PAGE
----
I don't care what it is. If you're good at something and you love it, you'll find a way to make money at it if you persevere. Whoever started Sprinkles Cupcakes was probably someone who loved making cupcakes. I saw a story on CNN about some girls in Denver who do crochet bombing. Their mothers or grandmothers taught them how to knit, and now they go around throwing these beautiful crochet pieces over lampposts and architectural landmarks and taking pictures of what they created. They even put giant leg warmers on a statue of two dancers outside Denver's performing arts center. It looked amazing. These girls have a book out, and they're actually making money off this crazy idea. So someone in that crowd, who maybe wasn't as good at crocheting as the rest of her crew, was more business minded and started thinking creatively about ways they could tell the world about this new phenomenon they'd started. They said, "Guess what, we can make a video and put it on YouTube! We can go on CNN." They had their very own Shakim!
Most people don't have so much talent that they can become a success all on their own. We all need people to help us and lift us up. And other people need our help. When you put that together, you can create something really powerful.
When you're trying to reinvent yourself, it's important to connect with people who can bring out your strengths or who have strengths where you have weaknesses. You don't have to do it alone. There are so many creative people out there who are not tapping into their true abilities, and they have people around them who are probably feeling just as lost and scared as they are. Maybe they're about to lose a job, and they're wondering what to do next. But if you get together and talk about it, you may be just one con- versation away from a great idea. Do some research, go on the Internet, make some calls, put in some time, and have the courage to take it to another level.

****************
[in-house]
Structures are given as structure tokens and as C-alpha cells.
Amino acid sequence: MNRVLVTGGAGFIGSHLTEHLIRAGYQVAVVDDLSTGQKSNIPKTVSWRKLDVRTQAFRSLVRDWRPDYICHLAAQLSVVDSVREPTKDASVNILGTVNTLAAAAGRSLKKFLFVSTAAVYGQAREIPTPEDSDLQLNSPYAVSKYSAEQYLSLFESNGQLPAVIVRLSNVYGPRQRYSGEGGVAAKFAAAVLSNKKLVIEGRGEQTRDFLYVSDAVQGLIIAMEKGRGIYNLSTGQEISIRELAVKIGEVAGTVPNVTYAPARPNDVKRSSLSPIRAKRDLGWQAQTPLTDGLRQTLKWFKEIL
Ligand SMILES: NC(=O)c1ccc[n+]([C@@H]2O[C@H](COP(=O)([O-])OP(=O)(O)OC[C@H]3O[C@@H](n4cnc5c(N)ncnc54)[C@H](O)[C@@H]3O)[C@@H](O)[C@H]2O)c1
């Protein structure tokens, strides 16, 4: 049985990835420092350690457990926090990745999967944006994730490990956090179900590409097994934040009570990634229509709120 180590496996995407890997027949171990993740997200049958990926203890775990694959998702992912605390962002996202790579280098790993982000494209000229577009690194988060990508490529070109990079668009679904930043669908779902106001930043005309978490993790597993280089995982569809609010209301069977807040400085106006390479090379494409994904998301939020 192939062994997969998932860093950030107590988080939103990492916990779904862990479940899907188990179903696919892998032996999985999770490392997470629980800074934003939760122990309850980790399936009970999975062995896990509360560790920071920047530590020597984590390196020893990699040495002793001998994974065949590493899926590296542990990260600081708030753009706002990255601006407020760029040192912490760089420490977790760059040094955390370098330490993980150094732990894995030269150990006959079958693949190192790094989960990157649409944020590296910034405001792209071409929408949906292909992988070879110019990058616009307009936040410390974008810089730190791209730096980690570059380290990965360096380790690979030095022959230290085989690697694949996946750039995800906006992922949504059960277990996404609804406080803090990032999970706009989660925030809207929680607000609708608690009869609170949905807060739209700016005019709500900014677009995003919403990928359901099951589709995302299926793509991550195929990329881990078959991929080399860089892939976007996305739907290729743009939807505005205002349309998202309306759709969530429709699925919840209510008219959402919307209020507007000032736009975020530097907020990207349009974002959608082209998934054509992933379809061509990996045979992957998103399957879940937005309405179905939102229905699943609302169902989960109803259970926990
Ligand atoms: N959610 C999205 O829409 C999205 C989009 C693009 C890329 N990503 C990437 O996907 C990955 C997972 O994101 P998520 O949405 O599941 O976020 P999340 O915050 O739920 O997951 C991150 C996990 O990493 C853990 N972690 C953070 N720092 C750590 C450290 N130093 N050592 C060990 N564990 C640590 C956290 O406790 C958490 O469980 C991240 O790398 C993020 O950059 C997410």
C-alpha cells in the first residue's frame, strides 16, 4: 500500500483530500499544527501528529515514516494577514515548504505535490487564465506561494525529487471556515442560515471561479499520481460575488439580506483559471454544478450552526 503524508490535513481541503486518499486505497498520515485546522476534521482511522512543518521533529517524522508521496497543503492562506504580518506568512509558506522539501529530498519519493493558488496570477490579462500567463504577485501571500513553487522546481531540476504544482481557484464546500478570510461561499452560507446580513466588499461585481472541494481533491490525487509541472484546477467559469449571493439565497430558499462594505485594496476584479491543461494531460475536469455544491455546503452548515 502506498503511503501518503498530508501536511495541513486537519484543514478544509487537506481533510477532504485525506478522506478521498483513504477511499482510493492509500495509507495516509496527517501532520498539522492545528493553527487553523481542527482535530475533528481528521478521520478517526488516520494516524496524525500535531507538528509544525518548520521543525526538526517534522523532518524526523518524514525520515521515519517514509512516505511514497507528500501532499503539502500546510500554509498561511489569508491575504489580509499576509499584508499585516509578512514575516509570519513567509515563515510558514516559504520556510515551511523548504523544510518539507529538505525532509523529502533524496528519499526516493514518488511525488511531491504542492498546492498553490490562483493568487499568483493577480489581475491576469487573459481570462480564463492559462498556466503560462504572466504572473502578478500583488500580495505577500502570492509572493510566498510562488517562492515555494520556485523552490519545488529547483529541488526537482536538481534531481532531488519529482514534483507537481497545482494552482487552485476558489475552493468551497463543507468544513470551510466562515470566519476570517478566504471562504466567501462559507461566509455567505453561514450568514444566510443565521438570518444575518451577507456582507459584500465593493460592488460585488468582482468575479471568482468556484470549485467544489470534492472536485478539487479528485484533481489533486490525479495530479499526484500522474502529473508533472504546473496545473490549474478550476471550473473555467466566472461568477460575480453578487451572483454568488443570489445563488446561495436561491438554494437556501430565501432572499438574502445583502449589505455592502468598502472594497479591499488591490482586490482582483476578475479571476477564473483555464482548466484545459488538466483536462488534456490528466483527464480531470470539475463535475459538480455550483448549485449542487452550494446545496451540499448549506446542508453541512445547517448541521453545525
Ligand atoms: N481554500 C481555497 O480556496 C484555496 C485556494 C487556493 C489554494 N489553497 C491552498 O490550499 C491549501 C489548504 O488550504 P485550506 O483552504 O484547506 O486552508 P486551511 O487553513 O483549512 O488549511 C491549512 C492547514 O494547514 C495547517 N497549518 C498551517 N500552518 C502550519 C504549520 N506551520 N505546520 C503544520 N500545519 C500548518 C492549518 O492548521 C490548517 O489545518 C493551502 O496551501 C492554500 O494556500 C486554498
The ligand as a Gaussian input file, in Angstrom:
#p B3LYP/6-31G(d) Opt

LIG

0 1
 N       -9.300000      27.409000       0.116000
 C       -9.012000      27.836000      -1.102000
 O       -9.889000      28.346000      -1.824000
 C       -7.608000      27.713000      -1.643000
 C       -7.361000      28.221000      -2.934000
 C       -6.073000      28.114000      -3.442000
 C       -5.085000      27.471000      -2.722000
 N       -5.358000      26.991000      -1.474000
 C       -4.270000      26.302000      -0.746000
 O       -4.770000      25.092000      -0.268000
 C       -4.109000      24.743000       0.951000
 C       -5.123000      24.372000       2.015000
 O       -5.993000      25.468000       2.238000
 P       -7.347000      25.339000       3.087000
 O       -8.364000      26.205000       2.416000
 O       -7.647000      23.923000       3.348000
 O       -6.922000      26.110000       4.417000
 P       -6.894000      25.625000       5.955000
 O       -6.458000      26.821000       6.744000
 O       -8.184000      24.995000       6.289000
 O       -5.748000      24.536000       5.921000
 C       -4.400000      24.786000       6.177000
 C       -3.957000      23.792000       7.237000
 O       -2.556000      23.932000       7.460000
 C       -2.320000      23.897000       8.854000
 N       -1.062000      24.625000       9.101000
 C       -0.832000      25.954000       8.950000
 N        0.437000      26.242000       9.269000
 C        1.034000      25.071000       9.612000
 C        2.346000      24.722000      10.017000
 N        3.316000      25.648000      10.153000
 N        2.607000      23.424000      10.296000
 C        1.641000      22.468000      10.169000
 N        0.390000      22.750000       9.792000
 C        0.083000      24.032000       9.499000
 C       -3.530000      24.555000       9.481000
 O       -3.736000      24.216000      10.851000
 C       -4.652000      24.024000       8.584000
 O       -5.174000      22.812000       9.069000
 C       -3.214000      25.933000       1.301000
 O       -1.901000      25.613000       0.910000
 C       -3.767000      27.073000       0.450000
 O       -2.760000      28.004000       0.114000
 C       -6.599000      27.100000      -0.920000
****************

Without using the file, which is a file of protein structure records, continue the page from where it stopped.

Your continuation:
And don't tell me you're too old to try something new. The best teacher is a great student, so you should never stop learning. I don't care how old you are. My mother just turned sixty, and she's taking piano lessons for the first time. When I was a kid, I wanted to be a doctor. I'm not squeamish—I'm fasci- nated by the human body and anything to do with medicine and the natural world. Anyone would assume that path is no longer open to me, but not so fast. One of my favorite reality shows is TLC's Trauma: Life in the E.R., and a couple of years ago I saw an episode about a forty-year-old medical intern. Most of his peers were half his age. But he just loved medicine and always wanted to be a doctor, so midcareer he decided to go to medical school. He's probably the oldest intern in the country and much greener than doctors who are years younger than him, but he has a lifetime of experiences he brings to what he does now, and that gives a whole other level of depth to what he does that his twenty-five-year-old colleagues don't have. And he brings a passion to his work, because he appreciates this opportunity he's been given to practice medicine later in life. He'll be successful because he had the guts and determination to follow his dream and make it happen.
In these times, you just can't assume that one job or career will sustain you for the rest of your life. Like Oprah said, you have to jump off the ship before it sinks. Don't be the person who stands there and watches it until it's bubbling under the water.